The more my partner and I connect with people who are dealing with concussions, the more we see that they and empaths are wired similarly. Is this a coincidence or a neurological quirk? I honestly don’t know but it’s become difficult to ignore.

Some people with concussions have also become aware of the spirit world for the first time in their lives. Or become highly intuitive. Or creative in a way that mimics autistic/savant personalities.

I’m fascinated by this spectrum of similarities.

I don’t know enough to draw too many conclusions (as a lay person, not a brain specialist) because I am only beginning to investigate this phenomena.

I would like to connect with others who may have also noticed these similarities between empaths and those with concussions. My partner suffered for 20 years, arguably the best years of his life (30 to 50) where he should have been enjoying life at full tilt. Our marriage survived because we have an uncommonly deep bond (previous lives together) and because as an empath I could relate to many of his concussion symptoms.

It is only in the last year that he discovered an alternative brain therapy that has truly saved his life. I would be happy to share this therapy by personal message. It is called NIS. (Neurological Integrative System) and is being taught to medical doctors in Germany but is available in the U.S. and Canada as well through Doctors of Naturopathy.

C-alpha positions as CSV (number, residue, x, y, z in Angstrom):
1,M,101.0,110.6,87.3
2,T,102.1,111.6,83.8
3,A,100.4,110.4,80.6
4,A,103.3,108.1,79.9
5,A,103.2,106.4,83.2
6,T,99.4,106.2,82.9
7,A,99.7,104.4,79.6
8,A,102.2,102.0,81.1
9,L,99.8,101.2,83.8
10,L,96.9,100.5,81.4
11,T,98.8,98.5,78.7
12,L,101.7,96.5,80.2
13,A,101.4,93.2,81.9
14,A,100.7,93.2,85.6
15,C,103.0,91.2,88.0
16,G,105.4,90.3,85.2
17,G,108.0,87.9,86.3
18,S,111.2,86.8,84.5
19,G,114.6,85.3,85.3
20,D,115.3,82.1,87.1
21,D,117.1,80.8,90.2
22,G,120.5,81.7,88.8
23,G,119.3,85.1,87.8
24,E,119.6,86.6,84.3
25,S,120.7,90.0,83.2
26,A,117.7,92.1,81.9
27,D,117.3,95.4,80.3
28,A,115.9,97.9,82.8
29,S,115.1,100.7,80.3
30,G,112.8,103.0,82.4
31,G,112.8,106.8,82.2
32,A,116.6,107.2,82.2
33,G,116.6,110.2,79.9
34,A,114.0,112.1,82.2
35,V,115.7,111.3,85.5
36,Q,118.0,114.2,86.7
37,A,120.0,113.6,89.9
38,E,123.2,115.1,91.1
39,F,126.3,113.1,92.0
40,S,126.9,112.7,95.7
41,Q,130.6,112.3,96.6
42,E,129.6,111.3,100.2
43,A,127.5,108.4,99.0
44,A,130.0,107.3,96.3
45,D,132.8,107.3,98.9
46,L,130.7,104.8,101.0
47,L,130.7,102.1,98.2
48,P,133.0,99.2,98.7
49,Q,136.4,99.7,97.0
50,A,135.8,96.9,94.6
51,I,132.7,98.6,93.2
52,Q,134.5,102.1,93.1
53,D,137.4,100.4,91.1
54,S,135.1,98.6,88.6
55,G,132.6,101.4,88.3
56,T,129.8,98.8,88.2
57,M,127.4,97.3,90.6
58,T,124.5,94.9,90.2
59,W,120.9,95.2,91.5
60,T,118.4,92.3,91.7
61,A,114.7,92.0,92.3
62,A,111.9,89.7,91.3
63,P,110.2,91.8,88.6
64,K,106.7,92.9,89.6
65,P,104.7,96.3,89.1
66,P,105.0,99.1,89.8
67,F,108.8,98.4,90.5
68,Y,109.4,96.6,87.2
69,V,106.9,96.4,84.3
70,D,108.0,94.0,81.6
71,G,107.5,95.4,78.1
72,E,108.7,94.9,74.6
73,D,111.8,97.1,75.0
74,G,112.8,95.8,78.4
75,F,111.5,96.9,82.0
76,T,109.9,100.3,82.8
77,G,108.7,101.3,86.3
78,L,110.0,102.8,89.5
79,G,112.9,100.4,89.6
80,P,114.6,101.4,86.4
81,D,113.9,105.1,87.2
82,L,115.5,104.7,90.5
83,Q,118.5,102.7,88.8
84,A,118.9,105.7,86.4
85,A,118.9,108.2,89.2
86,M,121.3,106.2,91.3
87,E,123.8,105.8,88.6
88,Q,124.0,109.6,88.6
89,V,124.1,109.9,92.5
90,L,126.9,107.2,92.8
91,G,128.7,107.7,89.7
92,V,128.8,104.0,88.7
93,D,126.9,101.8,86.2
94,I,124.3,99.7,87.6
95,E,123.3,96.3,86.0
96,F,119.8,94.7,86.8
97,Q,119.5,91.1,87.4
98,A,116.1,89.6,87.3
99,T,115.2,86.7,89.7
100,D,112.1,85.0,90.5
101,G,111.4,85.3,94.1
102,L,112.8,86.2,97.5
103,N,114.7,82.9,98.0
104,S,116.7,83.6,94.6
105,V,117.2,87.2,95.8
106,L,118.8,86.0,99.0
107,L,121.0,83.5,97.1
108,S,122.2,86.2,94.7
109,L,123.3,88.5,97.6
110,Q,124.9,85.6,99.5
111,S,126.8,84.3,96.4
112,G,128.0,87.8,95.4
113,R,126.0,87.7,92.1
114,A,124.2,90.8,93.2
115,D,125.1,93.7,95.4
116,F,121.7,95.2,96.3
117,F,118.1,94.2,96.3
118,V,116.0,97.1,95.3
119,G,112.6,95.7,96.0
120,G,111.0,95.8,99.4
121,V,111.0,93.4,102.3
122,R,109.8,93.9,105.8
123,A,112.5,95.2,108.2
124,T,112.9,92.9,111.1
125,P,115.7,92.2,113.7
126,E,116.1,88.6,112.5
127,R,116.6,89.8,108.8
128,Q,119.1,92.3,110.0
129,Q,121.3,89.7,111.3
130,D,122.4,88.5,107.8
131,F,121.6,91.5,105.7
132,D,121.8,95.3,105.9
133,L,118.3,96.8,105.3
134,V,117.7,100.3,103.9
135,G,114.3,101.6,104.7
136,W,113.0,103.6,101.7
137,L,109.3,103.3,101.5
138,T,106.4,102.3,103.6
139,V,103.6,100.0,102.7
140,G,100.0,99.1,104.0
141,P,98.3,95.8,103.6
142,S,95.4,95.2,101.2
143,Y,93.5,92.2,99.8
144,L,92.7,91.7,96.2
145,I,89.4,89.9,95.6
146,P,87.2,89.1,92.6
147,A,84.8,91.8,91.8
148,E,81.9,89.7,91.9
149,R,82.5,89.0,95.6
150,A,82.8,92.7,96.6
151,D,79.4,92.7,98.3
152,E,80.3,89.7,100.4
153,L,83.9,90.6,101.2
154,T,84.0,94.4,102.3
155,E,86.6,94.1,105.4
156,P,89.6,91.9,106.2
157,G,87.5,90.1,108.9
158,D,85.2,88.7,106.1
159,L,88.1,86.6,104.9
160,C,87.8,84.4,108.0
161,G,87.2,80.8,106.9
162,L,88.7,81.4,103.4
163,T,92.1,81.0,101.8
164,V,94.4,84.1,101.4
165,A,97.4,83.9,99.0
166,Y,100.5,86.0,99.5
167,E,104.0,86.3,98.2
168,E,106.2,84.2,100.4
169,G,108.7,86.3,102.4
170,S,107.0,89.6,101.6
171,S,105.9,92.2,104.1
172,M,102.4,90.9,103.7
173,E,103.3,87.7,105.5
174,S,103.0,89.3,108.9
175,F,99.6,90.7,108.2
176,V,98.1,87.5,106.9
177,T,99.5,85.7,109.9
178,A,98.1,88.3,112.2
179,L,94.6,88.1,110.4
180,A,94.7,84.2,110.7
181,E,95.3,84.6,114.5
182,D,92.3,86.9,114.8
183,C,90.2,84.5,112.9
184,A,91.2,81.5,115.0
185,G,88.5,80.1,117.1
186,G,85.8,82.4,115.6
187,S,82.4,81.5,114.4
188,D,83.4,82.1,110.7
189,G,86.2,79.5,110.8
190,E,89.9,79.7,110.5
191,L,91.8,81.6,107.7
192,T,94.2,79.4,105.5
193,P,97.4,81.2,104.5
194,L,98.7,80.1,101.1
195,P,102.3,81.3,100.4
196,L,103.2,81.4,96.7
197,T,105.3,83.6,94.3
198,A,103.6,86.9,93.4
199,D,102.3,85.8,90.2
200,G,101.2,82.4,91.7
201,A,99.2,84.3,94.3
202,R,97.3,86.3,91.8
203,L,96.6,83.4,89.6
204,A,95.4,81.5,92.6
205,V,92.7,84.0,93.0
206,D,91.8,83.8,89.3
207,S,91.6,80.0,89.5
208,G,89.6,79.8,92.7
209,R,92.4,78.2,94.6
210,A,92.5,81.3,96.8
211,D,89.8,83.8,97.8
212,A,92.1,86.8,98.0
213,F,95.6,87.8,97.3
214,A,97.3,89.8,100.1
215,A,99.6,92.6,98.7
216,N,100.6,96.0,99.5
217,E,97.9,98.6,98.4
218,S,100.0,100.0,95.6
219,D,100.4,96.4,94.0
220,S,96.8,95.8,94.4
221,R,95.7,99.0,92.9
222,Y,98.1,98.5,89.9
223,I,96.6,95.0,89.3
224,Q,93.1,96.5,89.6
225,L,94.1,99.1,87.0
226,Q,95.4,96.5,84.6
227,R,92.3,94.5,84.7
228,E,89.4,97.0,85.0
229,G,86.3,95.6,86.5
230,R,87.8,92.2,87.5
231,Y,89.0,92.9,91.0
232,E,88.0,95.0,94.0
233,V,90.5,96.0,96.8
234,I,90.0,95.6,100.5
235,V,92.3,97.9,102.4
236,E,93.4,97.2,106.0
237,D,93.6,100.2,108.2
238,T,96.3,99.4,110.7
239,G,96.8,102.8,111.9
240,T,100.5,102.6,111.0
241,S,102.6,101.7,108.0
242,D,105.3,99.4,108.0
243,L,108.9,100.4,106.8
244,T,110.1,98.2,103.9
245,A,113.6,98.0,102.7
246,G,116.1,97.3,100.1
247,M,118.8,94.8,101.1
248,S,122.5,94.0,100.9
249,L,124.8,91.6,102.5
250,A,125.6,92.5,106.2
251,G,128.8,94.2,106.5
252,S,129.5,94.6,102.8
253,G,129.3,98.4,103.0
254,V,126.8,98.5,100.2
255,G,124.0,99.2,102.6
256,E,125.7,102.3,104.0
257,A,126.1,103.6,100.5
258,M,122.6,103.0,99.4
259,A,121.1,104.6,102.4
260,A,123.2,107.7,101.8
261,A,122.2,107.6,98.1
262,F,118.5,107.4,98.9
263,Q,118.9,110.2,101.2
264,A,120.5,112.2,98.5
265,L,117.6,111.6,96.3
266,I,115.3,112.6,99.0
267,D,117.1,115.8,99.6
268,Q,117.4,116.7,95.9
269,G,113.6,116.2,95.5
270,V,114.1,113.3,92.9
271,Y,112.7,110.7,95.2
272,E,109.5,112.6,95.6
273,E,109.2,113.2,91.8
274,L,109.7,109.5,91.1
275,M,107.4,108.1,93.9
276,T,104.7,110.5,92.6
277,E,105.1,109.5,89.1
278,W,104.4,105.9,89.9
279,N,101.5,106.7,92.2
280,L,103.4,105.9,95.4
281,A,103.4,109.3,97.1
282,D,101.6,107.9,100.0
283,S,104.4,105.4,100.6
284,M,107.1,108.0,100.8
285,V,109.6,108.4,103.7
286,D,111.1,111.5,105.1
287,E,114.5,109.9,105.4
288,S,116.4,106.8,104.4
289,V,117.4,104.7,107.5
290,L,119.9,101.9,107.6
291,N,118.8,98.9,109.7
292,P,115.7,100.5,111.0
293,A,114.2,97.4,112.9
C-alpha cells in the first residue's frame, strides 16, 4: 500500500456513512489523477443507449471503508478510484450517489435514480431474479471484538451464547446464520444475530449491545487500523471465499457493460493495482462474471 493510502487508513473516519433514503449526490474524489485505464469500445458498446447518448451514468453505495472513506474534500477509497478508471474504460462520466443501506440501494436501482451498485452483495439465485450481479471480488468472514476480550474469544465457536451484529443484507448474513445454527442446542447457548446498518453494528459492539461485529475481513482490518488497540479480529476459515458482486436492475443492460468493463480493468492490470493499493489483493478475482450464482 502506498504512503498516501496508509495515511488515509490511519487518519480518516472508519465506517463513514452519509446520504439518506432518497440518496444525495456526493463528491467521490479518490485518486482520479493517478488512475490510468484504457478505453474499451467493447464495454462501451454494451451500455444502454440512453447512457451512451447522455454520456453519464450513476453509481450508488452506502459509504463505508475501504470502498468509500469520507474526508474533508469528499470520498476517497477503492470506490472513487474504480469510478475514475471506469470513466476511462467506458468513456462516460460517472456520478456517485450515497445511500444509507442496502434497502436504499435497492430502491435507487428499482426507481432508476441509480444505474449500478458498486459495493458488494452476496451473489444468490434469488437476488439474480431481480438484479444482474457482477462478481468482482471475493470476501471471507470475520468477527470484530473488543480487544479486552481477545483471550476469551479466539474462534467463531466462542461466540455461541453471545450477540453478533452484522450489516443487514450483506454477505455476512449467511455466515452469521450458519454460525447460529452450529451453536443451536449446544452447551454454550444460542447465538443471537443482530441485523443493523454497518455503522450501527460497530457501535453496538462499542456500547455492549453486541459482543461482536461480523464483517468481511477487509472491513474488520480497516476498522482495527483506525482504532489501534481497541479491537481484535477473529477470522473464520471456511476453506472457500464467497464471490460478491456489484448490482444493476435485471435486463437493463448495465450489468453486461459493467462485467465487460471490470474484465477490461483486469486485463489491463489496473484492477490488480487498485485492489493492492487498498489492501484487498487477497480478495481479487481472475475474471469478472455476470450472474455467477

While the years slipped by for my partner, an interesting thing began to happen in his life. Due to a much slower lifestyle, as he was not able to work a full time schedule, he had time to fall into a spiritual path out of a yearning for a connection to something that could offer solace.

As an athlete and by nature, he was not a person to sit still or engage in contemplative type of activities. Reading comprehension is severely impaired by concussions but his yearning for knowledge and peace saw him trying anyway.

In a way, the concussions paved a road for his spiritual growth.

Being already sensitive, he responded well to meditation, which opened him further to a connection with his own guides and greater intuitiveness.

I think that my being an empath helped us to navigate his concussions with greater ease. Many partnerships have fallen apart due to the extremely sensitive natures of concussion victims. Life is challenging in a specific way to an empath. But we understand a lot more about Empaths now than we ever did. Concussions on the other hand, are still a deep mystery. The brain is still a deep mystery.

I see the similarities and wonder, can we help each other understand? Can we offer insights and compassion that perhaps those without extremely sensitive natures cannot grasp?

Please drop a word to me in the comment section of you connect to these words. My partner and I struggled alone for years, and now face a much brighter future. This is my reach out, if only to offer a forum for discussion.



Mayo Clinic



8 Teachings via Dog Wisdom.


Author: Monika Carless

Editor: Catherine Monkman

Photo: Sean McGrath/Flickr

Read 20 Comments and Reply

Read 20 comments and reply

Top Contributors Latest

Monika Carless  |  Contribution: 121,055